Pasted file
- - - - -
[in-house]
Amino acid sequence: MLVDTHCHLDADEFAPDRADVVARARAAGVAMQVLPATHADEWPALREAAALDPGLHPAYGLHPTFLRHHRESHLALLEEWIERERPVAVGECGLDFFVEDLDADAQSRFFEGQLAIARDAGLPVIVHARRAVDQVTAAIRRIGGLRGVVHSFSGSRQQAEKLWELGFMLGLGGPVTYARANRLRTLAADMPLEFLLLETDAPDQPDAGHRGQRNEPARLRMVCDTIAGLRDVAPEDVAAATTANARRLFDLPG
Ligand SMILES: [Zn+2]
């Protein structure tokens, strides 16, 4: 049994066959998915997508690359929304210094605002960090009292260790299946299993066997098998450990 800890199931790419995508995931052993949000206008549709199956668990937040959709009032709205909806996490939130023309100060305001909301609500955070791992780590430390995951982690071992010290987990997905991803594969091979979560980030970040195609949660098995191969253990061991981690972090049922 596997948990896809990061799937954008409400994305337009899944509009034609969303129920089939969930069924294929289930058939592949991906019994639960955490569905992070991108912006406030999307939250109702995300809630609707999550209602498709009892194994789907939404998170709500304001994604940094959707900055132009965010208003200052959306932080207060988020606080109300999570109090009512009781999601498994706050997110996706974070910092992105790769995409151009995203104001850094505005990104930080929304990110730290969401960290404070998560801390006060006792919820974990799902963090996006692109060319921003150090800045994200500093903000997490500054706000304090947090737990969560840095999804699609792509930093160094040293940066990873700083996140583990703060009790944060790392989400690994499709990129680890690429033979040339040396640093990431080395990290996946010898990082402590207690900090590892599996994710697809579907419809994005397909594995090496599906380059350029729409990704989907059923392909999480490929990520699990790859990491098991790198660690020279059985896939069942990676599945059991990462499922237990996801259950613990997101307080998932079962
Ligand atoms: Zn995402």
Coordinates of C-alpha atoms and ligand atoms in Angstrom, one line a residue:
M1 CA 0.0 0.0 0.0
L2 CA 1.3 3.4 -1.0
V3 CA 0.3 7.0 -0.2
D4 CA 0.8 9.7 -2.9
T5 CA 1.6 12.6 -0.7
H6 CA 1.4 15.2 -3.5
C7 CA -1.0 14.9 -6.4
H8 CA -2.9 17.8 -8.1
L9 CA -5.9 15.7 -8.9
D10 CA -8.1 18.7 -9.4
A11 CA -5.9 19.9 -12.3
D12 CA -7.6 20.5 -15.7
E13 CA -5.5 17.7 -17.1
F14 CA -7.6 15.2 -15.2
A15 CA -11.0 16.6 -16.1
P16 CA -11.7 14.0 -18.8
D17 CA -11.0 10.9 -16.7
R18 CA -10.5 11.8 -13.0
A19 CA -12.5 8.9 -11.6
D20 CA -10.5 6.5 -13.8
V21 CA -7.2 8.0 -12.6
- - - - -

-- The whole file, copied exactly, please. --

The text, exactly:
[in-house]
Amino acid sequence: MLVDTHCHLDADEFAPDRADVVARARAAGVAMQVLPATHADEWPALREAAALDPGLHPAYGLHPTFLRHHRESHLALLEEWIERERPVAVGECGLDFFVEDLDADAQSRFFEGQLAIARDAGLPVIVHARRAVDQVTAAIRRIGGLRGVVHSFSGSRQQAEKLWELGFMLGLGGPVTYARANRLRTLAADMPLEFLLLETDAPDQPDAGHRGQRNEPARLRMVCDTIAGLRDVAPEDVAAATTANARRLFDLPG
Ligand SMILES: [Zn+2]
């Protein structure tokens, strides 16, 4: 049994066959998915997508690359929304210094605002960090009292260790299946299993066997098998450990 800890199931790419995508995931052993949000206008549709199956668990937040959709009032709205909806996490939130023309100060305001909301609500955070791992780590430390995951982690071992010290987990997905991803594969091979979560980030970040195609949660098995191969253990061991981690972090049922 596997948990896809990061799937954008409400994305337009899944509009034609969303129920089939969930069924294929289930058939592949991906019994639960955490569905992070991108912006406030999307939250109702995300809630609707999550209602498709009892194994789907939404998170709500304001994604940094959707900055132009965010208003200052959306932080207060988020606080109300999570109090009512009781999601498994706050997110996706974070910092992105790769995409151009995203104001850094505005990104930080929304990110730290969401960290404070998560801390006060006792919820974990799902963090996006692109060319921003150090800045994200500093903000997490500054706000304090947090737990969560840095999804699609792509930093160094040293940066990873700083996140583990703060009790944060790392989400690994499709990129680890690429033979040339040396640093990431080395990290996946010898990082402590207690900090590892599996994710697809579907419809994005397909594995090496599906380059350029729409990704989907059923392909999480490929990520699990790859990491098991790198660690020279059985896939069942990676599945059991990462499922237990996801259950613990997101307080998932079962
Ligand atoms: Zn995402």
Coordinates of C-alpha atoms and ligand atoms in Angstrom, one line a residue:
M1 CA 0.0 0.0 0.0
L2 CA 1.3 3.4 -1.0
V3 CA 0.3 7.0 -0.2
D4 CA 0.8 9.7 -2.9
T5 CA 1.6 12.6 -0.7
H6 CA 1.4 15.2 -3.5
C7 CA -1.0 14.9 -6.4
H8 CA -2.9 17.8 -8.1
L9 CA -5.9 15.7 -8.9
D10 CA -8.1 18.7 -9.4
A11 CA -5.9 19.9 -12.3
D12 CA -7.6 20.5 -15.7
E13 CA -5.5 17.7 -17.1
F14 CA -7.6 15.2 -15.2
A15 CA -11.0 16.6 -16.1
P16 CA -11.7 14.0 -18.8
D17 CA -11.0 10.9 -16.7
R18 CA -10.5 11.8 -13.0
A19 CA -12.5 8.9 -11.6
D20 CA -10.5 6.5 -13.8
V21 CA -7.2 8.0 -12.6